The point is (before I derail more than I have already) when reporters quote a Muslim saying things like, “The U.S. Constitution is a lot like shari’ah law,” they have no idea that this Muslim means, “There is no obligation in religion.” It’s twice as bad as when a Christian goes on and on about things they mean politically but don’t really mean politically.

Well, you know. Except for the War on Women.

“White atheists are the WORST!”: Discrepancies in Identifying Racism

I am writing this post despite the sense that the last three posts I wrote unrelated to Islam are about race and I am kind of eyeing how it throws off my usual variation here.

Before I introduce all the twitter drama, let me recount the incident to which it refers—infamously christened EG, or ElevatorGate.

Rebecca Watson, an atheist feminist and the well-known writer of Skepchick, delivered a lecture on hostility toward women in the atheist community. As she entered an elevator at a very late hour following the presentation a man asked her whether she’d come up to his room for coffee, an invitation Watson declined. Watson casually mentioned the incident in passing, denouncing that a man would advance right after she disclosed such behavior as a source of discomfort for her and advising guys to get a clue.

For this Watson was accused of hating men and received a number of death threats.

Then Richard Dawkins took it upon himself to criticize her—since she is a Western woman—for complaining about misogyny, because there are Muslim women in the world who are having their genitals cut dammit. Thus the old tactic of silencing a woman by telling her she should be grateful she isn’t being stoned to death was employed. Not only was Watson accused of misandry, but of cultural insensitivity and racism—for talking about how she didn’t go out with some schmuck. Insert gif that reads, “I turned down someone for coffee–therefore I hate Muslims” here.

That is Dawkins’s logic. Of course, Dawkins and his supporters, as racially sensitive and globally aware as they are, failed to notice that the only people making this claim were white. They also failed to notice how extremely offensive this comment was to the Muslim women (some of whom are also Western women) that these men supposedly care so much about, women who can save our damn selves and don’t need white knights like Richard Dawkins conveniently using our oppression to silence white women thank you very much.

Yesterday on twitter, as I was speaking to Ozy, one of my awesomeful friends, some douchebag decided to introduce himself to the conversation, and this happened: (he parades in at the 5th tweet)

“Primitive.” Your language isn’t suggestive of racism at all. (I take it though that he was referring to religiosity.) Opening with condescendingly informing me Islam and feminism are incompatible (thanks XY)* and that believing in God is like believing in mermaids is totally logic and not proselytizing. Geez, you’d think calling Dawkins a racist ass is equivalent to criticizing a religious leader.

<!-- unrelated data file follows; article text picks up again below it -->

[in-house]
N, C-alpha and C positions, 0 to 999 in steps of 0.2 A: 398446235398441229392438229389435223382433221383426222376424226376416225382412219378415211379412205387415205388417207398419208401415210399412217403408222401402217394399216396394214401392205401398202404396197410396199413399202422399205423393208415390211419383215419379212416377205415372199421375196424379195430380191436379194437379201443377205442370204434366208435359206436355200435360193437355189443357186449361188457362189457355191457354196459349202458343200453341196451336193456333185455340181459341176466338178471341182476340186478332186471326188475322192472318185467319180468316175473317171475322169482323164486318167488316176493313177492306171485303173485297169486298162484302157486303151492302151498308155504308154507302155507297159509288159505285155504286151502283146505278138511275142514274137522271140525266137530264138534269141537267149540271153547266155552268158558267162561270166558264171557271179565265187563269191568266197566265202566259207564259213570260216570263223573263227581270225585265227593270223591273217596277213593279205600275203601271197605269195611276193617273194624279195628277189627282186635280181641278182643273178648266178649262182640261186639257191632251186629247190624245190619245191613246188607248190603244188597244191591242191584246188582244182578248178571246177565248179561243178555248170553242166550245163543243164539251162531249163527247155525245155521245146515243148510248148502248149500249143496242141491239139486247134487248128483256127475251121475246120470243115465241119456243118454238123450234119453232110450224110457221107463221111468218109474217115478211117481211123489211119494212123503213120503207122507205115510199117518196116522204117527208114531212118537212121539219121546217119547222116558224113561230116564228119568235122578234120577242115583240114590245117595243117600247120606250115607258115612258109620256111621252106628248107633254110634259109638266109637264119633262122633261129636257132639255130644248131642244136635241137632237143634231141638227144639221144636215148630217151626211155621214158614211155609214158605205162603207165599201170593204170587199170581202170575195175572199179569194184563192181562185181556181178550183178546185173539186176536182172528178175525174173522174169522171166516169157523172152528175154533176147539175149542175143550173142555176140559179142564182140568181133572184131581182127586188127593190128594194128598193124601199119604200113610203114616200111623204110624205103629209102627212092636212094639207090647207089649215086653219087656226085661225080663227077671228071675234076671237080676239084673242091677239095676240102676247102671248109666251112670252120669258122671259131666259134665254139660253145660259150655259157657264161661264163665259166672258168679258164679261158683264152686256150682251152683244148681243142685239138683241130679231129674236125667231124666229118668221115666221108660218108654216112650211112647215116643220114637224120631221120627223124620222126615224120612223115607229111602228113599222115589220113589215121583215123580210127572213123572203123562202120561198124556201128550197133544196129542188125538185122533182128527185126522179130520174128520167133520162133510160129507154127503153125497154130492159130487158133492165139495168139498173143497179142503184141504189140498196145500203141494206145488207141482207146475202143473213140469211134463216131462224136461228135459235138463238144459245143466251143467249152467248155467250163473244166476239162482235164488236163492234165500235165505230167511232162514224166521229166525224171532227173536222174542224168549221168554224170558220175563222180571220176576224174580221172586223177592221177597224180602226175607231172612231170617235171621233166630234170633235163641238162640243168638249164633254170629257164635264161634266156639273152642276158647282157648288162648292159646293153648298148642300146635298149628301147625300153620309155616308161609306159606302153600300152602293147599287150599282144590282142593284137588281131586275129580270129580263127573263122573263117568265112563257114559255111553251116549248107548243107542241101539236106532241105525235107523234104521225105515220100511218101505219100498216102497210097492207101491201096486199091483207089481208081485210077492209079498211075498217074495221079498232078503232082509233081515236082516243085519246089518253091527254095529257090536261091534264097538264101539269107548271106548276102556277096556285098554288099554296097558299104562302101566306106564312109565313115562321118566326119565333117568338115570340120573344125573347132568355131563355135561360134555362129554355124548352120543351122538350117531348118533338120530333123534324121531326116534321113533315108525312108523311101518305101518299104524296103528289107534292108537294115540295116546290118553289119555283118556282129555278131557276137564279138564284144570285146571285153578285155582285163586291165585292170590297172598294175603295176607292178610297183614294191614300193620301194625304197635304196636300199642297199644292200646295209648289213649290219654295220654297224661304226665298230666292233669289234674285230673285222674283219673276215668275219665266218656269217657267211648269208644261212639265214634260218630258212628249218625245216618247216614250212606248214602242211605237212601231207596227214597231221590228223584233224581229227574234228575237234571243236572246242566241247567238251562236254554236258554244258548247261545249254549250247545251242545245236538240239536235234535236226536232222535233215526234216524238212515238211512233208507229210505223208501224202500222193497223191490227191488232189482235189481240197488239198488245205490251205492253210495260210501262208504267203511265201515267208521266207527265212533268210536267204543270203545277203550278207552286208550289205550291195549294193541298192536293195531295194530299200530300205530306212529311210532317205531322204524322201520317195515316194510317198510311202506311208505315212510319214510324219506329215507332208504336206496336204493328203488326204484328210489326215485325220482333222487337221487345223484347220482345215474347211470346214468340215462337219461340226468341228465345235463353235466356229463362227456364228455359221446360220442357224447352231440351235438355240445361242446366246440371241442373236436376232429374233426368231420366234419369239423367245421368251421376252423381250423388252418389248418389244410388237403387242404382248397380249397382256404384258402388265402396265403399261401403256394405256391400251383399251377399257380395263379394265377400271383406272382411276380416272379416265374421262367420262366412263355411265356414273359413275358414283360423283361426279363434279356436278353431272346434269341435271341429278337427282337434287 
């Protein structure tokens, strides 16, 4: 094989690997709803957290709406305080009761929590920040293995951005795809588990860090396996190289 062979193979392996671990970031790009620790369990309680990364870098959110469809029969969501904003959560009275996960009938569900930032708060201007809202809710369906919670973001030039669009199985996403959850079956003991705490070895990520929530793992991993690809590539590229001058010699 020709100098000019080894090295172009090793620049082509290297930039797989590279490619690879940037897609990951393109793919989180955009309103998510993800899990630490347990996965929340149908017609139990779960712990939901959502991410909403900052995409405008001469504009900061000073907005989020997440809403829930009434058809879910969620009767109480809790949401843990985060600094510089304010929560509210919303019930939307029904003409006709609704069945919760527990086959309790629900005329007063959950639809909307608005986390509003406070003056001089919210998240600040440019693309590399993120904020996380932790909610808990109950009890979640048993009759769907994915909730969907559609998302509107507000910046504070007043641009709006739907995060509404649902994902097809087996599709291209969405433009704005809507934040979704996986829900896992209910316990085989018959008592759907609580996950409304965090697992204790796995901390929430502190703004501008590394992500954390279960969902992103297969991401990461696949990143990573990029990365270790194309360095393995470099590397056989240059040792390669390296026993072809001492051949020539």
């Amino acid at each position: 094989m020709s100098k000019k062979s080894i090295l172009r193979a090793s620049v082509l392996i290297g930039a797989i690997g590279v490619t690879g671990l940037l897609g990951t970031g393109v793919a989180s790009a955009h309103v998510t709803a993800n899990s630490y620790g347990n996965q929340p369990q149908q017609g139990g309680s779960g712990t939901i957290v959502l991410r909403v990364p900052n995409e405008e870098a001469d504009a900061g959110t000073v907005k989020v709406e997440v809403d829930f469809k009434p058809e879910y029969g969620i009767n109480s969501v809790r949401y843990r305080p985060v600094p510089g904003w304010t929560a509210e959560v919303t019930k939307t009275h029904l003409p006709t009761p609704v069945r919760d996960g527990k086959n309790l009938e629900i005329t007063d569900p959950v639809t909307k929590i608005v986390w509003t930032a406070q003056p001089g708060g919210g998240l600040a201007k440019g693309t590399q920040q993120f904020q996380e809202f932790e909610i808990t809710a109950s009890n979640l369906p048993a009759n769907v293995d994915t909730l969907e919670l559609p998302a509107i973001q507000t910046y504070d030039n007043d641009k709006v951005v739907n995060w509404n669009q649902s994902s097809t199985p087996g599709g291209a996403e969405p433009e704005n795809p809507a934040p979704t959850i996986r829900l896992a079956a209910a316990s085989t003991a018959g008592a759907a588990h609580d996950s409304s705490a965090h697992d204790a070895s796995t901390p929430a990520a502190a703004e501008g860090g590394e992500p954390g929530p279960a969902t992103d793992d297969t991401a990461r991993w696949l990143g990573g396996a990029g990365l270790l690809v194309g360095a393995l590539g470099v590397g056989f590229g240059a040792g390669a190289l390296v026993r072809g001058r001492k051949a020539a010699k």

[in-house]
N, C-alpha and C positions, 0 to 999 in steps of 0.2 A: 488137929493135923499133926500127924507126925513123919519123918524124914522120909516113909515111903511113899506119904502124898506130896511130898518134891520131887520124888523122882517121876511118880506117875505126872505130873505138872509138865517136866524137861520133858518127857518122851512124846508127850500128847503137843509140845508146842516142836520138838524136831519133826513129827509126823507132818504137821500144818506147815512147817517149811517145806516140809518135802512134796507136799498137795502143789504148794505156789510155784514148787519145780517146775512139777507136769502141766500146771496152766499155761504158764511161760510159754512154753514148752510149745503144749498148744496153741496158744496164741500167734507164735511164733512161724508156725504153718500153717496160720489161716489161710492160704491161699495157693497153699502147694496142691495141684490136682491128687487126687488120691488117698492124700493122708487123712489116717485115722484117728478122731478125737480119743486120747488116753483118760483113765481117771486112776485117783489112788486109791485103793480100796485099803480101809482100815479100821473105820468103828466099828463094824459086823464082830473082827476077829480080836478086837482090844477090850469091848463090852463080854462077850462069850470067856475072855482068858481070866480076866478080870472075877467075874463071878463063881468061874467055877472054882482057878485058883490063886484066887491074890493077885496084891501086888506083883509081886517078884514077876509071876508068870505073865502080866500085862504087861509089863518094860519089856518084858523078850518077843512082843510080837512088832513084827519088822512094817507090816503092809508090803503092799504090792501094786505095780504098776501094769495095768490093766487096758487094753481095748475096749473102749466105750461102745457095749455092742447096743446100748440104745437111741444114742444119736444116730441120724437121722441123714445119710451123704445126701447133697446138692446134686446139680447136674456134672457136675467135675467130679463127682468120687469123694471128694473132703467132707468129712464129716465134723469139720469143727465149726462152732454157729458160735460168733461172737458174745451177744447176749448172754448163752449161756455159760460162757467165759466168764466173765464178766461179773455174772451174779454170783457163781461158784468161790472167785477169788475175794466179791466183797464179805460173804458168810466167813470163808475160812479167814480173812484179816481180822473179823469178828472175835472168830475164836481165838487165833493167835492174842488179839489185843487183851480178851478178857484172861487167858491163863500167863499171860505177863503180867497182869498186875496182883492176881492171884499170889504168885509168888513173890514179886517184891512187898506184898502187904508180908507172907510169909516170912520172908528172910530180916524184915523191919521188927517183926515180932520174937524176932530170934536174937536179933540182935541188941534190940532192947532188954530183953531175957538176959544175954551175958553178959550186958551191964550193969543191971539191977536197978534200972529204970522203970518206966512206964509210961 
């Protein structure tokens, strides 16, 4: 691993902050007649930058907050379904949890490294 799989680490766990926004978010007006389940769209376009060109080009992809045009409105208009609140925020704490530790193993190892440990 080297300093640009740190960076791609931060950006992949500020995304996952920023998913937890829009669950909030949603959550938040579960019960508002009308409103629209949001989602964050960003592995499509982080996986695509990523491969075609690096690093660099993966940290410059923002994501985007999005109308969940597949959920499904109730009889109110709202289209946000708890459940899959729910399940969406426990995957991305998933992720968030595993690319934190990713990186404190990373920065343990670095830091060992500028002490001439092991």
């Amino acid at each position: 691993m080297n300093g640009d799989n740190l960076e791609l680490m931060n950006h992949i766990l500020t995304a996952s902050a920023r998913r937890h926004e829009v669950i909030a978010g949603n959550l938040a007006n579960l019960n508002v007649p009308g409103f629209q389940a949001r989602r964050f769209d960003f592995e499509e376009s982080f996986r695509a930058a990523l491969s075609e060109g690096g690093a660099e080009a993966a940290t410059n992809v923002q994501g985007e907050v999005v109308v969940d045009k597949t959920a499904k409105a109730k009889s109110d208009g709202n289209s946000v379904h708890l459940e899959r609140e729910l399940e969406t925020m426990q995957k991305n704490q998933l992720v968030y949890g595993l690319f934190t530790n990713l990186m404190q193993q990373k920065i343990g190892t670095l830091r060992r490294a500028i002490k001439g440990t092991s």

Then, unable to resist, he unblocked me to tell me

in reference to my telling Ozy that I don’t need a man to lecture me about my feminism. And then he blocked me again. Because he is so in control. The best part is when he re-tweeted my tweet denouncing white atheists to his followers as an example of hypocrisy. Dude thought he struck gold. He must have pissed himself in excitement when I said that. In fact not only did he re-tweet it, he then linked it.

Awwwe, he wants to marry my tweeeeet!

The guy has class:

Oh the virgins. Yay. No Islamophobia here–move along!

Let me stop here to say that I acknowledge atheists, who are at an immense systematic disadvantage, have a lot to be pissed off about. I know I disparaged the strong reaction to my criticizing Dawkins and likened him to a religious leader, but religious leaders who mock other religions in an equally belittling manner as Dawkins aren’t met with nearly the same level of hatred as atheists who mock religions. Unlike the presumptions of this jackass, this is not about atheism. This is about racism and people not knowing what the hell that is—and not understanding the underpinnings that classify something as racist and thus perpetuate racism. And how these people are usually white. Another atheist had taken the time to ask me to clarify this allegation against Dawkins—and he had been of color; naturally the concern was understood.

It annoys me to no end when people can’t identify racism unless it’s overt. Dawkins doesn’t even know he’s racist because he’s “obscured” the essential message of inferiority behind the sentiment that Muslim women need to be saved from the heinous crimes of Muslim men, which has a thousand different oppressive implications–and this guy was doing the same racist thing. Then I blatantly state “white atheists are the WORST” and there’s outrage because that’s the only thing they can recognize as a generalization! Even when Dawkins’s and others’ wordy prejudice actively illustrates racism as a contextualized function rather than being a simple declarative. They don’t register it until it’s made frank for them and put in the simplest terms–which means they don’t understand racism at all. They just look for a formulaic sentence.